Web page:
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In This Issue of JAMA Surgery
April 2016

Highlights

JAMA Surg. 2016;151(4):305. doi:10.1001/jamasurg.2015.2910
Research

Postoperative Clostridium difficile infection (CDI) is a growing concern. Li and colleagues analyzed 468 386 Veterans Health Administration surgical procedures over 4 years. The postoperative CDI rate was 0.4%, unchanged by year, varied by specialty, and associated with a 5.3% mortality. Identified independent risk factors were patient comorbidities, complexity of the hospital and the procedure, prolonged preoperative hospital admission, and multiple antibiotic classes.

Invited Commentary

Continuing Medical Education

The optimal length of antibiotic treatment after surgery for acute complicated appendicitis is unclear, and therefore the standard length often varies among hospitals. In a multicenter prospective cohort, 415 patients receiving different durations of antibiotic treatment after a laparoscopic appendectomy for complicated appendicitis were analyzed. Van Rossem et al found that a standard course of 3 days is shown to be equally effective compared with 5 days.

Continuing Medical Education

Hospital readmission is widely used as a quality metric. Little is known about the patterns of readmission following emergency general surgery (EGS). To evaluate this, Havens and colleagues examined 177 511 EGS patients in the California State Inpatient Database. The most common reason for readmission was a surgical site infection, and one-fifth of readmitted patients were not readmitted to their initial hospital.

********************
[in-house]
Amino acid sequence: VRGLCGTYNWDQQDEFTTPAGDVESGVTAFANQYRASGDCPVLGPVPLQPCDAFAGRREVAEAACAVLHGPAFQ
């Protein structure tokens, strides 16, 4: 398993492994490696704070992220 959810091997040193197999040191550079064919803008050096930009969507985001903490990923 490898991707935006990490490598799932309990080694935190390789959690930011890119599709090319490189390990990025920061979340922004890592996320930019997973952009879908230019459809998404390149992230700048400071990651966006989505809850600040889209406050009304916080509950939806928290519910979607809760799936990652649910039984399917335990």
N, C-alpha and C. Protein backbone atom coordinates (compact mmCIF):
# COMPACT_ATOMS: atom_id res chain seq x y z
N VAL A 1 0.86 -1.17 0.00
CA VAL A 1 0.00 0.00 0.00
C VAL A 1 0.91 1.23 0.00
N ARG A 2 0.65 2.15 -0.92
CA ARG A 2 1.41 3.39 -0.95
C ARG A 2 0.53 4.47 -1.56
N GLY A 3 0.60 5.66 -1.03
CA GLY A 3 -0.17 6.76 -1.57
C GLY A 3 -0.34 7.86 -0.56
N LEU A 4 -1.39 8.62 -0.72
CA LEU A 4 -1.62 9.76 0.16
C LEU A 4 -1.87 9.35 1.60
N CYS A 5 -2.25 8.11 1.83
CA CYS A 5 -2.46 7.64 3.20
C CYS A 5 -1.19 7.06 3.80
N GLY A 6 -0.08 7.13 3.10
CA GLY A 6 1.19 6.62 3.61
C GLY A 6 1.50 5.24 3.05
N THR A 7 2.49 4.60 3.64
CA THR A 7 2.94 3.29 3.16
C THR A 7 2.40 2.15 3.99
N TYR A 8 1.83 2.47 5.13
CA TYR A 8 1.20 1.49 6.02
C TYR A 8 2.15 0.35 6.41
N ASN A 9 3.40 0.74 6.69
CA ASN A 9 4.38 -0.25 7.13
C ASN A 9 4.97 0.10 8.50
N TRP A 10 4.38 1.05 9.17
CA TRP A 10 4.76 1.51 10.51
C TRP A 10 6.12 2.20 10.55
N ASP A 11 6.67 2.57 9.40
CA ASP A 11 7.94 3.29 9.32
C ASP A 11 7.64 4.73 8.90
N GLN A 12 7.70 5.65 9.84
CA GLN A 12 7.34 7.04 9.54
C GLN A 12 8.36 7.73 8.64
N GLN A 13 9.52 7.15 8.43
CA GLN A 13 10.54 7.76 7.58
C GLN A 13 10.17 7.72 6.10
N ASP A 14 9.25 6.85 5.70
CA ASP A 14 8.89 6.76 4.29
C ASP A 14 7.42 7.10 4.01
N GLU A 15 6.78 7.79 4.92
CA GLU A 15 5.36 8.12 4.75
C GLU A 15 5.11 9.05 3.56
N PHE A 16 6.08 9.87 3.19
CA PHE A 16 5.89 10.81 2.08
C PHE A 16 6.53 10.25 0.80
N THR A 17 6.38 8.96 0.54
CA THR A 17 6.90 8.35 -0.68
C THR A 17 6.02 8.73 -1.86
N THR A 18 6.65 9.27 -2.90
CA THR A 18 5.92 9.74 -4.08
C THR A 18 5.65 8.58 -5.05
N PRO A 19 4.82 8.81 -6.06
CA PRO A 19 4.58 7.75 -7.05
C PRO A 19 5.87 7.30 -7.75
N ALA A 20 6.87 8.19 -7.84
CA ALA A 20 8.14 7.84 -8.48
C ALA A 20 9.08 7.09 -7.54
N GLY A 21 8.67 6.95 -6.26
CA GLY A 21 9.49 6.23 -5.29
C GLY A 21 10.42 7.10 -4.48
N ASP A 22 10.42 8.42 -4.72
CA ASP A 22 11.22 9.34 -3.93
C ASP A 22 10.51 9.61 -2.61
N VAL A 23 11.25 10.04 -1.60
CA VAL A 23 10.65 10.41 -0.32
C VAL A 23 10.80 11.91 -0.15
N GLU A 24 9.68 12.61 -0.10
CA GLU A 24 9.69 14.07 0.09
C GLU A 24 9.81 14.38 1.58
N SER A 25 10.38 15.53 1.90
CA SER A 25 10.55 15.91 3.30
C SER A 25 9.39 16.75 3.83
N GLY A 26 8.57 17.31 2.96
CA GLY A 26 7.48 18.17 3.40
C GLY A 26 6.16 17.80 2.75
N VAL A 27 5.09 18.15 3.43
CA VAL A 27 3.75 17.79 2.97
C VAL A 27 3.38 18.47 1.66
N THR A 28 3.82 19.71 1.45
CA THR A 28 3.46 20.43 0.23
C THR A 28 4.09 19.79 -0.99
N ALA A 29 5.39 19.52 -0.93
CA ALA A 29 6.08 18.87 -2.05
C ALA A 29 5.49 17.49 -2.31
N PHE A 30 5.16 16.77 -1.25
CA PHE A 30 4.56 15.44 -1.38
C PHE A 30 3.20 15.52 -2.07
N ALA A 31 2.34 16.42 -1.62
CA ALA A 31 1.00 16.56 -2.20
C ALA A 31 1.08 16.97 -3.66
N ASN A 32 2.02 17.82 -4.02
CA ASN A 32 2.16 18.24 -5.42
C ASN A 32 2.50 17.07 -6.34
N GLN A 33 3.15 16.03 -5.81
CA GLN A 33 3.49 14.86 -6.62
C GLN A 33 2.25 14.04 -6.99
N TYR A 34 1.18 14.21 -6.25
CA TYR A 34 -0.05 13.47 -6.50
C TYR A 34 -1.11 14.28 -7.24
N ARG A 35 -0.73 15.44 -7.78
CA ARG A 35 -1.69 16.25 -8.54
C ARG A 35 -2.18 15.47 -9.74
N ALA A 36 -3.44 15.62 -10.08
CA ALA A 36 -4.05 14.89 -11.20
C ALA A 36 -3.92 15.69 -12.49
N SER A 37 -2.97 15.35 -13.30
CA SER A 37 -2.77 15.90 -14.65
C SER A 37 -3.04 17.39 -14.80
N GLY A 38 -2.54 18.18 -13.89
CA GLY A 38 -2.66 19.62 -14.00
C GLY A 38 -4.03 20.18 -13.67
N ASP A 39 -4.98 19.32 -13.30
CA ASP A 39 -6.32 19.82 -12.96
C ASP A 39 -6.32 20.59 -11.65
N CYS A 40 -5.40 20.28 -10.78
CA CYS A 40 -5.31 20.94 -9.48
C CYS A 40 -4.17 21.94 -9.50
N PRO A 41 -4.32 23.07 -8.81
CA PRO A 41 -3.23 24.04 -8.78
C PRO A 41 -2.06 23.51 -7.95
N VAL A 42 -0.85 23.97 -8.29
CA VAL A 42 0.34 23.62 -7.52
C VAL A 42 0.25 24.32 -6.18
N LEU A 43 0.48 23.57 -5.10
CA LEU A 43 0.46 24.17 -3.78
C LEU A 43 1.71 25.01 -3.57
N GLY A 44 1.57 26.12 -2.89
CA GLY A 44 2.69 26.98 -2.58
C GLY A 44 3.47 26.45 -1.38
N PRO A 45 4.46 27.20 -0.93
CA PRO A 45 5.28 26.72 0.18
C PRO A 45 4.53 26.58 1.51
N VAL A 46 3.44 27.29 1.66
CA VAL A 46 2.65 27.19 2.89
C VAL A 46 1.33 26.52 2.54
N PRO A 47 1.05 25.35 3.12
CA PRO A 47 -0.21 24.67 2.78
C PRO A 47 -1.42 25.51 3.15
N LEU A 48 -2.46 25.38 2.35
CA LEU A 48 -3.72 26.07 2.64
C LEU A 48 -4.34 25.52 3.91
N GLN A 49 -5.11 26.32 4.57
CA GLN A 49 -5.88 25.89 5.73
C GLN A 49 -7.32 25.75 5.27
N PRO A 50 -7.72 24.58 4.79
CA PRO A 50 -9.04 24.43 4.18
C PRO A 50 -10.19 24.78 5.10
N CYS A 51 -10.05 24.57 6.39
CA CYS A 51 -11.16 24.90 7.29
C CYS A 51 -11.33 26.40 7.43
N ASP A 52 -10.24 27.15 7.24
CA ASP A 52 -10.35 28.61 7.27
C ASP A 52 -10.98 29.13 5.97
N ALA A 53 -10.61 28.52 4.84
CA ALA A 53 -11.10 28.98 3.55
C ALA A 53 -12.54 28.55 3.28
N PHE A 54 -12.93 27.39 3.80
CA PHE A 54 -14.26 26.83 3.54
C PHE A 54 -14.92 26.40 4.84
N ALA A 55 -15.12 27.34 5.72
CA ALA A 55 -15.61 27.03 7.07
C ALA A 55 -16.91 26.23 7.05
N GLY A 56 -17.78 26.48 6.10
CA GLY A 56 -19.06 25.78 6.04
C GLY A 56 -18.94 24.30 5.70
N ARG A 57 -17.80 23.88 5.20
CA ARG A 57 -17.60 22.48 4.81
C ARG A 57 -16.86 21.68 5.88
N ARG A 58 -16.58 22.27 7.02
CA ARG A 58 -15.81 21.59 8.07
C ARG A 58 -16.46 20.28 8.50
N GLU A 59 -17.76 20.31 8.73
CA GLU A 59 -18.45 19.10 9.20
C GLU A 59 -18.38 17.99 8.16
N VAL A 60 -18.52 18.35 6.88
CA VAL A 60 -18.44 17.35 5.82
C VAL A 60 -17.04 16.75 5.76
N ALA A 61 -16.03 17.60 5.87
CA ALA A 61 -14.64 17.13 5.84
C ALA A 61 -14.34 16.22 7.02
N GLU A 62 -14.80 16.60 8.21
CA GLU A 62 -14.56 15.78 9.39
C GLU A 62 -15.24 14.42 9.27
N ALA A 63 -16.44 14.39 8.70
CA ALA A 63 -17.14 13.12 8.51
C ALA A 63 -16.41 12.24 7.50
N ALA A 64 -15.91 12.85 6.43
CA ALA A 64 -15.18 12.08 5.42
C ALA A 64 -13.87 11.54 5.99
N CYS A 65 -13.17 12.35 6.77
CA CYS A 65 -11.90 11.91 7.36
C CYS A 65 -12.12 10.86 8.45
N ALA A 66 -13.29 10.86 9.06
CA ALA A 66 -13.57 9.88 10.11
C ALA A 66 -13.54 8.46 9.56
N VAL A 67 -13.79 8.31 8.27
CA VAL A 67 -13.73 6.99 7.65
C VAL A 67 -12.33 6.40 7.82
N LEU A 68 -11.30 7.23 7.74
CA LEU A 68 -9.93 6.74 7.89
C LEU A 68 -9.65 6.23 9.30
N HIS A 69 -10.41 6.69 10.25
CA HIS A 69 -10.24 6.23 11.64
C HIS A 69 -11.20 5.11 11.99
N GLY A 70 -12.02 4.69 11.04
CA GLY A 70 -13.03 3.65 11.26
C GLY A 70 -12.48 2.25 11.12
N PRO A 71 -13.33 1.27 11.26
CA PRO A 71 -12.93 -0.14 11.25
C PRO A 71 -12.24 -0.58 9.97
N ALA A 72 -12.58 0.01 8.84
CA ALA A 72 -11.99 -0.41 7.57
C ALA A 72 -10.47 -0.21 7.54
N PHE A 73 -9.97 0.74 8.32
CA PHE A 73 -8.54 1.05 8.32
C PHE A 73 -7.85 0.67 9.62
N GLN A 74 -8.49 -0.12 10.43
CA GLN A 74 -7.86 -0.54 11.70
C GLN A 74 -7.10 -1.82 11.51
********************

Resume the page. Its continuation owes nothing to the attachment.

Invited Commentary

Adrenocortical carcinoma (ACC) is a rare but aggressive endocrine tumor, and the factors associated with prognosis remain poorly defined. Using a multi-institutional cohort of patients undergoing curative surgery for ACC, Kim et al examined the factors associated with long-term outcomes for 148 patients and proposed nomograms to predict recurrence-free and overall survival. They found that the nomograms performed well on internal validation.

Invited Commentary

Continuing Medical Education

Clinical Review & Education

Biological mesh materials have been increasingly used to reinforce abdominal wall hernia repairs. A systematic review performed by Huerta et al demonstrated that there is little to no evidence to support the use of these expensive materials in the repair of abdominal wall hernias. An examination of the US Food and Drug Administration approval history for these devices demonstrated that they came to market by showing they were substantially equivalent to much less expensive and commonly used older materials such as polyglycolic or polygalactin meshes.

Invited Commentary

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